The Chrysomelia Stories (Book Three)
Sophie Darrow said yes once to a young man offering a realm of Greek gods and immortality. Now her home has been shattered, and her friends and family pulled along with her as they run from an evil cult and take shelter in the gloomy Underworld. To love, trust, and smile again seems almost out of Sophie's reach. But remembering the life of the original Persephone and her fellow immortals long ago may prove the best therapy, as well as their key to victory.
In ancient times too, the murderous cult Thanatos attacked and eventually wiped out the Greek immortals who sought to bring good to humankind. But those immortals planted seeds in both their realm and ours to ensure that their season would bloom again someday. And spring is finally coming.
ISBN Trade Paperback: 978-1-77168-040-0
FICTION | Mythology
List Price: $16.95
Published: June 1, 2016
"The lion’s share of this final volume is a slow boil, but while there’s more introspection than in previous volumes, Ringle provides a thoroughly satisfying thread-tying conclusion." ~ Publishers Weekly
"Immortal’s Spring pulls readers right back into this reimagining of the Greek myths and emergence of modern-day gods and goddesses, and this novel is just as hard to put down as the previous two." ~ San Francisco Book Review
"If you want a book that will challenge, excite and enthrall you, then this might be the book for you." — Long and Short Reviews
"This was a beautiful story, and I'm really excited to see how it unfolds in future installments of the series." — Kaitlin Bevis, author of Persephone
“Captivating from start to finish, as fraught with intrigue as it is with romance, this is the perfect end to an unforgettable trilogy.” —Jamie Deacon, Author of Caught Inside
"I read Persephone's Orchard a year ago and it still remains one of the most unique and engaging retellings of the Hades and Persephone myth I've ever read." — Rachel Alexander, Author of Receiver of Many
Landon Osborne dumped his bag on the motel bed, his limbs shaking. He made sure the door's deadbolt was locked and its security chain fastened. As if that would help. He turned on the lamp at the bedside table, for it was the middle of the night and the room would be pitch black without it. But he wondered, with the same sickening dread that had chased him all day and night, whether he should turn it off and hide in darkness.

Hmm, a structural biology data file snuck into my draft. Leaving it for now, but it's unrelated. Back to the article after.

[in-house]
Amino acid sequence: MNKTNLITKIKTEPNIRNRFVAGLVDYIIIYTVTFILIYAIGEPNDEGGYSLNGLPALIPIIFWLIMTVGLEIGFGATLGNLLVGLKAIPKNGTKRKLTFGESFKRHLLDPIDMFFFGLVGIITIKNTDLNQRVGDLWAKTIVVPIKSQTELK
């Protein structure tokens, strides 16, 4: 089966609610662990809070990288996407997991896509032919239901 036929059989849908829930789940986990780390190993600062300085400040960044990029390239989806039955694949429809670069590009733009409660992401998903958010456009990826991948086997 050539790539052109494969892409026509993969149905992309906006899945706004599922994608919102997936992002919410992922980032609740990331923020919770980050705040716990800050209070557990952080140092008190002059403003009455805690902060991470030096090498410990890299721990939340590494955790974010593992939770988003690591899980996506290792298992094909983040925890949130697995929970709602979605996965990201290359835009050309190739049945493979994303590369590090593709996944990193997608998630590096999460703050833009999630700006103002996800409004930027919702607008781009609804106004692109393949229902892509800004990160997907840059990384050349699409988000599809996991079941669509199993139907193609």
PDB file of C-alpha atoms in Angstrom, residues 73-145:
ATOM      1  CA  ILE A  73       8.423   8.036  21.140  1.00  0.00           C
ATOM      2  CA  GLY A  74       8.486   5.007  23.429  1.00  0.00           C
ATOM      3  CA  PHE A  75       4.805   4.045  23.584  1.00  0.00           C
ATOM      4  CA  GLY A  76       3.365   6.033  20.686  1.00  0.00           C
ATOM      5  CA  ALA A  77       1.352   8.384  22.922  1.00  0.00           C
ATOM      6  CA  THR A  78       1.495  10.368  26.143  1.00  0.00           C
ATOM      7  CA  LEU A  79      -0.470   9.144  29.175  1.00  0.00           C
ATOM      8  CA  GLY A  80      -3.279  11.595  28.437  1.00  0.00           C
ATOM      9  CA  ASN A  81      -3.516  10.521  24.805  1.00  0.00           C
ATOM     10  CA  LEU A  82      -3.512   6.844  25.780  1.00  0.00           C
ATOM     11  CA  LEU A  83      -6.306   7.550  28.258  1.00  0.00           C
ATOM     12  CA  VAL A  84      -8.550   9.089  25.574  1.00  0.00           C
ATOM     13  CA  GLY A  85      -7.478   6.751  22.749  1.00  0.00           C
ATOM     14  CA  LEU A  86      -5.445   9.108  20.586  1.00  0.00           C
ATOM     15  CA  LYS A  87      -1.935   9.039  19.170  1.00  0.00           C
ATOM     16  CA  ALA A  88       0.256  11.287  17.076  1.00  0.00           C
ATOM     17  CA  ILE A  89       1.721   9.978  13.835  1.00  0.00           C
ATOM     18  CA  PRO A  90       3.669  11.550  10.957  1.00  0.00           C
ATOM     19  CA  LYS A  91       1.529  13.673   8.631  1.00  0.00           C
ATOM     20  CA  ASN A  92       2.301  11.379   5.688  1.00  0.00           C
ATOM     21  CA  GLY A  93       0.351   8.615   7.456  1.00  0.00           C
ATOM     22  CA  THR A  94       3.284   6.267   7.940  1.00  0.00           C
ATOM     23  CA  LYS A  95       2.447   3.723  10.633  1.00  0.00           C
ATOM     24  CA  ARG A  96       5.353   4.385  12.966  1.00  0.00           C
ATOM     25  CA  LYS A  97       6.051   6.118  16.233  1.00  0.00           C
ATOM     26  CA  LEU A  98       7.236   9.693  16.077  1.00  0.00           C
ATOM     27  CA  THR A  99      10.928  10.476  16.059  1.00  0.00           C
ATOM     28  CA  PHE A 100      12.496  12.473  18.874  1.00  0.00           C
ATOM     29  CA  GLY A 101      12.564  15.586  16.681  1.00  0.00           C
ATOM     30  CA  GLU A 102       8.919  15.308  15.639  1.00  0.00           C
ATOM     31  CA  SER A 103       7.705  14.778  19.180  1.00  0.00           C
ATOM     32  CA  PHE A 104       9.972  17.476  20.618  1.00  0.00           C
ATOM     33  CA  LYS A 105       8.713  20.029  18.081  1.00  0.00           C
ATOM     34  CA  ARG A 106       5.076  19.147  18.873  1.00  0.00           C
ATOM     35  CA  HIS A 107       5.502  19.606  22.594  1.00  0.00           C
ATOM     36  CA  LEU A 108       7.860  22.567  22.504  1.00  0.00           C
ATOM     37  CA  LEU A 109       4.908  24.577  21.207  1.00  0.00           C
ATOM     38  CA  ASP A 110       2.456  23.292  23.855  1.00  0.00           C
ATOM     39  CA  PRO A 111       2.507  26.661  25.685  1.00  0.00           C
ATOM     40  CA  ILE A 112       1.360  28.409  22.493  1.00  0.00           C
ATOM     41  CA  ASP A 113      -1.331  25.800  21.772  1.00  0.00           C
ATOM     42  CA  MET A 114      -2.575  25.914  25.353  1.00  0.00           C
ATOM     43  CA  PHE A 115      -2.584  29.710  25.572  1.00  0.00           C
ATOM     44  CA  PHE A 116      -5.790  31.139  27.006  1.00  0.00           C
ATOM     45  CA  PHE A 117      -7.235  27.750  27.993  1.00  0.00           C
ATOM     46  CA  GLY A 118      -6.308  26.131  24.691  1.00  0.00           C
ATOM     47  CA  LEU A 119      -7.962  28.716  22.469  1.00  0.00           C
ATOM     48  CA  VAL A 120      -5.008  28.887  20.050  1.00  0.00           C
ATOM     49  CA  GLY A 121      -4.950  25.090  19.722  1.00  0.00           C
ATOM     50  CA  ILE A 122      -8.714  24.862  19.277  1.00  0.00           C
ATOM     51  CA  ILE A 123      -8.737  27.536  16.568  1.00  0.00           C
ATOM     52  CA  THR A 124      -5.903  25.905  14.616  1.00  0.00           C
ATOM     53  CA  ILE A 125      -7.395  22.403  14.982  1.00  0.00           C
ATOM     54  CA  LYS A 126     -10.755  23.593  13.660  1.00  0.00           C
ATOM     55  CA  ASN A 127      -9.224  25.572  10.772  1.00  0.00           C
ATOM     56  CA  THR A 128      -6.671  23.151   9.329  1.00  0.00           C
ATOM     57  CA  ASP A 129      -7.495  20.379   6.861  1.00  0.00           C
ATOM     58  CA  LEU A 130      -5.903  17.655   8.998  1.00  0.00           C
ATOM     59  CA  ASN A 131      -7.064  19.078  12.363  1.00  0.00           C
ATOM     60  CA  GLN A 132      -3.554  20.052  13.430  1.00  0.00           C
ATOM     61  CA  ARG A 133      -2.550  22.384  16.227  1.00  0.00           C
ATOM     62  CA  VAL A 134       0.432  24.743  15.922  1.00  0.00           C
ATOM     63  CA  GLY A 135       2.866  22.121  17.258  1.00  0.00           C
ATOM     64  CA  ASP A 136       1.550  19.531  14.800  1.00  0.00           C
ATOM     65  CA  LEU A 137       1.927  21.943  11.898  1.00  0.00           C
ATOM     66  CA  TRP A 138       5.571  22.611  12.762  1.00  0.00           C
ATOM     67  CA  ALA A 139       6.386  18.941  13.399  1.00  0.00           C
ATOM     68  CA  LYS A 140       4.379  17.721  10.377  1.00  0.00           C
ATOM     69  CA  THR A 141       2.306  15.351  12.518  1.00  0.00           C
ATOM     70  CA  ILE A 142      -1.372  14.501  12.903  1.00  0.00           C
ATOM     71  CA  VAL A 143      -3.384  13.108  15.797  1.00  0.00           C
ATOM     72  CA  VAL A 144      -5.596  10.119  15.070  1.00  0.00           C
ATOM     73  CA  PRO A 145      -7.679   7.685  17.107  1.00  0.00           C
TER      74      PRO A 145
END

Would that keep the immortals from finding him? Would anything? The immortal man--the one who had almost certainly killed Landon's grandmother last night--had said he would find them. But he could have been bluffing, only trying to scare them. Maybe.
He slumped to his knees on the carpet beside the bed, resting his dizzy head on the comforter. It smelled of stale cigarettes, like the rest of the room. When you checked in under a false name, paying with cash, you couldn't choose the finest accommodations.
He did need to rest. As the leader of Thanatos now, he had a difficult road ahead, perhaps one every bit as deadly as his grandmother's had been. And though he longed to slide onto the mattress and sleep--even with the likely nightmares--he had a task to accomplish first.
He raised his head. Tension throbbed from the base of his skull to the bridge of his nose. He opened his laptop computer, and while it booted up he dug out the notebook his grandmother had given him. It was small, with worn gray cloth binding. Her precise, antiquated handwriting filled half the pages, in ballpoint ink of blue and black. The sight sent a pang into his heart. He longed, for about the hundredth time, to race back to the site of the cabin and look for her, because what if she was still alive and needed help?
But chances were a hundred to one the man had killed her. And since he'd probably done so in their other realm, Landon would never find her. He pulled off his glasses and pressed finger and thumb to his aching closed eyelids. Then he opened his eyes, slipped his glasses back on, and logged in to the email account written in the notebook.
He addressed the email to the ten recipients she had written down, all supposedly safe accounts to send such a message to. Still, he was careful not to include specifics of location, and began with the established SOS phrase she had taught him. It meant "horror and fear" in ancient Greek, which fit his current mindset all too well.
Daimos kai Phobos. My name is Landon Osborne. Betty Quentin has mentioned me to you. She was my grandmother. I say "was" because last night in our attempted job the opposing faction captured her. I am almost certain they've taken her to their other home and that we'll never see her again.
This places me, by her wishes, as the new head of operations. But I will need as much help as you all can give me.
My coworker Krystal was injured last night and is being cared for by one of our team. We will need your guidance in sheltering us and discussing our next steps. Our job failed to achieve its target, or at least I don't know yet if it succeeded. But I do know collateral damage was sustained in the family of the central young woman being recruited by the others. The opposing faction will definitely wish to retaliate, and Krystal and I need your protection urgently.
Anyone who can help, please respond.
He sent off the message, changed his sweat-soaked shirt, and flopped onto the bed. While his mind whirled in a cyclone of fear, he prayed for safety, for just enough strength to face the next day. And the next. And the next.
By Molly Ringle